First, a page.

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In July of 1854, Deputy Surveyor, Granville McPherson was conducting a resurvey of a township straddling the St. Francis River under a contract with Henry Rector, the Surveyor General of Arkansas. The weeks work retracing the township line drew to a close on Saturday, July 23, and he concluded his notes as follows: 65 ch. To the ruins of an encampment where some religeous *sic+ denomination worshiped their Creator in by gone days. This has the most ancient appearance of any place I have seen in the State of Arkansas. Near by stands a Beech bearing the date 1661. Perhaps McPherson and his crew spent their day of rest at these ruins. There is an ample spring-fed branch there, though the water is salty, and the surrounding high ground of Crowley ridge provides some sanctuary from the ample mosquitoes. A casual contemporary retracement along the line McPherson ran that day encounters no beech trees just oaks and undergrowth until the narrow bottom where the branch runs. There beeches abound in a two-acre grove along the creek. Most are small a few reach 30 inches in diameter. A visit in 1992 found a dead, barely standing 48-inch beech there. Its decayed bark was scarred with a now indecipherable message barbed wire was ingrown a foot deep into its trunk. The light, durable bark of beeches has always drawn humans to carve mementos. The European explorers left the claims of their empires and churches blazed on the huge beeches along the bluffs of the upper Mississippi River. Today, the 48-inch beech is now dissolved into the humus of the forest floor and McPhersons beech is long gone as well. It is reasonably certain that the deputy surveyor, who took his notes under oath, saw what he recorded: an ancient encampment that appeared to be a place of worship an altar or a timber cross? - and nearby a beech inscribed with the year 1661. History states that after Desotos expedition through this area in 1541, no white men returned until the French under Marquette and Joliet descended the Mississippi in 1673. Another Frenchman, Henri DeTonti founded the first white settlement, Arkansas Post in 1686 25 years after someone carved the year of our Lord into the Beech McPherson wondered at. Retracement always involves uncertainty and includes supposition the notes are never complete enough to answer all the questions and witnesses succumb to Time. Surveyors are historians by necessity the past must be retraced and restored. Lost places are reclaimed and perpetuated by monument and record to be lost again. The one certainty is that another surveyor will come along someday. Reviewing a few sources on the early history of Arkansas, including Morris Arnolds Colonial Arkansas , an enlightened supposition can be made about what the deputy surveyor saw. Desotos visitation brought disease to the American Indian tribes along his route up the St. Francis River. The area was almost completely depopulated in his wake. With the hunters gone, the game population flourished. French hunters and trappers easily descended the Mississippi River from Canada and they were drawn to this rich hunting ground long before settlers. These coureurs de bois [rovers of the forest] found the ridges along the St. Francis River particularly hospitable. The Encyclopedia of Arkansas History and Culture describes their enterprise: At the end of every summer hunters from Canada and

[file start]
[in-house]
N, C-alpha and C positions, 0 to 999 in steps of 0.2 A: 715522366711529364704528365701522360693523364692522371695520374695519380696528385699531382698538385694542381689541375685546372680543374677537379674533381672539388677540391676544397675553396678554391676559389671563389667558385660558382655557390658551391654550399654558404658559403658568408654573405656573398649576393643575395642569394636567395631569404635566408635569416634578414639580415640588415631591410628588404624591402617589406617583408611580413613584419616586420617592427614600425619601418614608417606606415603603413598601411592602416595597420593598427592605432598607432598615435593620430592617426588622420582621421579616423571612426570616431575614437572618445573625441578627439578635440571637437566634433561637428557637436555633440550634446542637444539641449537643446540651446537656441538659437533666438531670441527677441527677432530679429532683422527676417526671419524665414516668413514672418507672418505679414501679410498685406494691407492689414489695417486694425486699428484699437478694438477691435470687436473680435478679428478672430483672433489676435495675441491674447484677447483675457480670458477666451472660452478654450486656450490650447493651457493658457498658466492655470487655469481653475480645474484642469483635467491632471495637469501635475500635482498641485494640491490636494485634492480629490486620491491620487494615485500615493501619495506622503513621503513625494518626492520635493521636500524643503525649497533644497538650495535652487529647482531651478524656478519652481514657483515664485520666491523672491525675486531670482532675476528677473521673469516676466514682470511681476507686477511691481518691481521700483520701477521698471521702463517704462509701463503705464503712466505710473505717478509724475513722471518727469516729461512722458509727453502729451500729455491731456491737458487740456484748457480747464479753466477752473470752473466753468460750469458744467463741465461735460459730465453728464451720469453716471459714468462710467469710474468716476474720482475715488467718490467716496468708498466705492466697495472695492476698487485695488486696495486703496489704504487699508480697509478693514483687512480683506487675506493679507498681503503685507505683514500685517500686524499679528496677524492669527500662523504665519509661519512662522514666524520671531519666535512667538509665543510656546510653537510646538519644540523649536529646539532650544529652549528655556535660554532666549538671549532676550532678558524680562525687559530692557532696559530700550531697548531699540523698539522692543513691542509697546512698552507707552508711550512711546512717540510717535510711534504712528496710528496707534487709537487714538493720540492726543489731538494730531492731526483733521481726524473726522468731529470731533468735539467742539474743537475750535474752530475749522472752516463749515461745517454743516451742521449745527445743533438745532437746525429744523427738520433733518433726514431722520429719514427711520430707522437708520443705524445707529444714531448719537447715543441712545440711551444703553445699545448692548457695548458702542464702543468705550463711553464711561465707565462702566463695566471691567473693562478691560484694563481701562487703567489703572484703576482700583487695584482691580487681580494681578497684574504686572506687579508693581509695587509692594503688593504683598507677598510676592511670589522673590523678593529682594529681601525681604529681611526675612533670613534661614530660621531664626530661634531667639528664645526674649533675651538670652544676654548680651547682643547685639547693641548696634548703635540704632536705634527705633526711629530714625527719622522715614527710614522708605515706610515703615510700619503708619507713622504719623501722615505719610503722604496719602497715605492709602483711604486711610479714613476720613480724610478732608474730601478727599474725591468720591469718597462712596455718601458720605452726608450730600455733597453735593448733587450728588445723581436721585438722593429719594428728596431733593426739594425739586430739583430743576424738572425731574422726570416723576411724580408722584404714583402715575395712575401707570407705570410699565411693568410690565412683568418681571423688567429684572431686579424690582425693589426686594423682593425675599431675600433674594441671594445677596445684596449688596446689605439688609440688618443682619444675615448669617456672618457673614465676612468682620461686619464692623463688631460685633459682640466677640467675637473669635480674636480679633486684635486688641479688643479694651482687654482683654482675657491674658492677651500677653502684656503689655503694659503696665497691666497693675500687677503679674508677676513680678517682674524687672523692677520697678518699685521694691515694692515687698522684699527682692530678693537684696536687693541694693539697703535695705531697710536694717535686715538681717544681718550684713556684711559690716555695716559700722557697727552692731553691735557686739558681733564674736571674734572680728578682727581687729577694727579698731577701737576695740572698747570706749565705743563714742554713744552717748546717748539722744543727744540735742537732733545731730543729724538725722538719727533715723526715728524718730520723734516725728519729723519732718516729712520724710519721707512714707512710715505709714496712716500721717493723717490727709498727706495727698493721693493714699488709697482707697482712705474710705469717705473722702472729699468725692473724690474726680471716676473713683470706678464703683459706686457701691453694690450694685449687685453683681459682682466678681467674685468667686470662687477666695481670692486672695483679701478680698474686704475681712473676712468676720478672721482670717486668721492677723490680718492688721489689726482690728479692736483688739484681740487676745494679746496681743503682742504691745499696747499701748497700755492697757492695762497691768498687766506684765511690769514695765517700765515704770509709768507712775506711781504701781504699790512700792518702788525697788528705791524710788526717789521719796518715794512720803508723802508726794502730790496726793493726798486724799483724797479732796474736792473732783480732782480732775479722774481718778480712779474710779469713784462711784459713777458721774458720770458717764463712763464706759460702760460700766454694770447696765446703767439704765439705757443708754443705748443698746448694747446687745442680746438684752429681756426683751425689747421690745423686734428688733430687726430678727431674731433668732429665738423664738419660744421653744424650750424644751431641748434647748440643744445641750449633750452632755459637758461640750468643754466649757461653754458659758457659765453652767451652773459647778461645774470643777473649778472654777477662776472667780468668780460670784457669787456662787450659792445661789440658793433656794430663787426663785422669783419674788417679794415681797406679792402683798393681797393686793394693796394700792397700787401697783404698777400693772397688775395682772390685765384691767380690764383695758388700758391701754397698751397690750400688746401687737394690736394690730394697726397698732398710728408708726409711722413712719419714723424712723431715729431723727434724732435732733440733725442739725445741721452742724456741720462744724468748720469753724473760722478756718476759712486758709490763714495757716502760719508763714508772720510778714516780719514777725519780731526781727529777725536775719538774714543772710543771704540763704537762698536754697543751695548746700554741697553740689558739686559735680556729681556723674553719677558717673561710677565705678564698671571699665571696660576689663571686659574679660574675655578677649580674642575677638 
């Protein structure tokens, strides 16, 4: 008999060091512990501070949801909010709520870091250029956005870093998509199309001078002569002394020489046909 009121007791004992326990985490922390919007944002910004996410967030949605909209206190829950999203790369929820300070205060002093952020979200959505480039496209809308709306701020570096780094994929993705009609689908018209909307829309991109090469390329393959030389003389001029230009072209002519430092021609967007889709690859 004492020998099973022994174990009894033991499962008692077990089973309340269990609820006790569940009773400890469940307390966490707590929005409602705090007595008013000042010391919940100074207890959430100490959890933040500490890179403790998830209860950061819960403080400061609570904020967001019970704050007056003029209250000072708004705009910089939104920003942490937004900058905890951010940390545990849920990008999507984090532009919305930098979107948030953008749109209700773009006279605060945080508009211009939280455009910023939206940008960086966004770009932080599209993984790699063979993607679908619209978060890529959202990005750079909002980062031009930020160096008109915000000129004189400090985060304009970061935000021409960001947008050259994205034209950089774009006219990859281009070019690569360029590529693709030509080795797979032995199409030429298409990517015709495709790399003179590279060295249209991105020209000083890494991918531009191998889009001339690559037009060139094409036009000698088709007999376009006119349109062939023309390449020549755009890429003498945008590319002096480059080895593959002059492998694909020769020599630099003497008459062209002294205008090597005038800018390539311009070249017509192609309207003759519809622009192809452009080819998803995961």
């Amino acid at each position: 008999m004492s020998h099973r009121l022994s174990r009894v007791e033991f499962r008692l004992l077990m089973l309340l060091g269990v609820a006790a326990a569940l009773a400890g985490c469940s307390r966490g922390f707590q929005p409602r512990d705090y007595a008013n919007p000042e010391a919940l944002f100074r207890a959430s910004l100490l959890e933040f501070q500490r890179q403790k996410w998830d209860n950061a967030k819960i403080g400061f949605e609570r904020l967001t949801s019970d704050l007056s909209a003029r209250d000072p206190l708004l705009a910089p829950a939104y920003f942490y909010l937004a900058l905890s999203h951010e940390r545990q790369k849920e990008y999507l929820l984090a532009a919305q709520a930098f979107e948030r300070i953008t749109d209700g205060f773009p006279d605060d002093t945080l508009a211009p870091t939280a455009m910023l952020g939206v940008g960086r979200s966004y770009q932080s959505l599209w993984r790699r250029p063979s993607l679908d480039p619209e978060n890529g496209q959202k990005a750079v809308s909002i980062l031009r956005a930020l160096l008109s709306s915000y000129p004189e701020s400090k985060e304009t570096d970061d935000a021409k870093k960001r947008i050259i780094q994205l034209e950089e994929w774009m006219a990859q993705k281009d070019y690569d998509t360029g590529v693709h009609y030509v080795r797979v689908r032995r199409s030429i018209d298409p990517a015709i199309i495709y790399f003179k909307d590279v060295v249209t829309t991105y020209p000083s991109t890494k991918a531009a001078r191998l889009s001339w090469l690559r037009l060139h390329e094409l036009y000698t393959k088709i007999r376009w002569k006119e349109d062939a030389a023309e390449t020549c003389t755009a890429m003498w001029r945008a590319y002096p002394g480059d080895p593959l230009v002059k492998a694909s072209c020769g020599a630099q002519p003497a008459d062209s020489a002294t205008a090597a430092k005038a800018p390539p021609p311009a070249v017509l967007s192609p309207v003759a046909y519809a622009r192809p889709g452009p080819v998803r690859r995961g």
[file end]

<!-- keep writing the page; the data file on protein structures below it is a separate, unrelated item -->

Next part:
the lower Mississippi River traveled on the great river to rendezvous at the St. Francis River, where they remained through the winter. Once hunting season was over, the hunters collected their products and began the process of making bears oil, a skill they learned from the Indians, and preserving the meat. One technique of meat preservation was to salt the meat. The area around the St. Francis River proved valuable in the latter process because salt was easily available in the area. Around 1700 French missionary priests began descending the river. They established missions among the Quapaw Indians and it would seem likely that they would have ministered to the encampments of the coureurs de bois. Perhaps McPherson sheltered in the ruins of a large hunters encampment established in 1661 and existing at least until the early 1700s when a visiting priest set up a place of worship. All we have are the survey notes and a scribble of 4 squares with old camp ground on the government plat. The gravel in the brook and its steep-cut loess bank disclose no artifacts. There may be the imprints of cellars cut into the ridge. Five hundred feet to the southwest the quadrangle sheet shows a nameless graveyard. It can be discerned in the woods next to a sunken road there are no markers. There is another oddity in these notes. The deputy surveyors were diligent men, spare with words they recorded their measurements and markings and seldom more. They have been described as faceless men unseen behind their unadorned record. Occasionally a complaint about the hardships or the laziness of their chainmen punctuates the laconic calls. But McPherson chose to include his impression of a vacant ruin as if he were writing a travelogue. And on Monday when his retracement reached the edge of Crowley Ridge he enthused: 60 ch. To the top of a high hill (or mountain) From this point there is a very sublime and romantic view of the surrounding country. To the East, NE and South are beautiful fields of corn in the valley; the stalks heavily laden with fast ripening ears and green blades waving most gracefully to the gentle breeze. This type of romantic limning of the government notes is rare. A review of Granville McPhersons notes for a resurvey of another township completed in November of 1854 reveals another entry of descriptive and extraneous prose: This is one of the most lovely evenings I ever saw it is sunset and our shadows have lengthened oer the level plain if I were not departing from my instructions I would say something in regard to the sublimity of a sunset on the prairies. But it would be well enough for I dont suppose that I could say anything worth the attention of those who would see it Edmund Tiffin did not have this type of expository note in mind when he wrote his instructions. Who was Granville McPherson? The record reveals that a young man of that name, an apprenticed printer, settled in Arkansas and married in 1849. He worked for the Arkansas Advocate, a newspaper in Little Rock and became a friend of Albert Pike, former owner of the newspaper, politically influential attorney, and leader of the Masonic Order which McPherson joined. It may be that good connections helped the 28 year old McPherson receive the resurvey contracts. Later the McPherson known to the history that exists beyond GLO records founded newspapers (and Masonic Lodges) in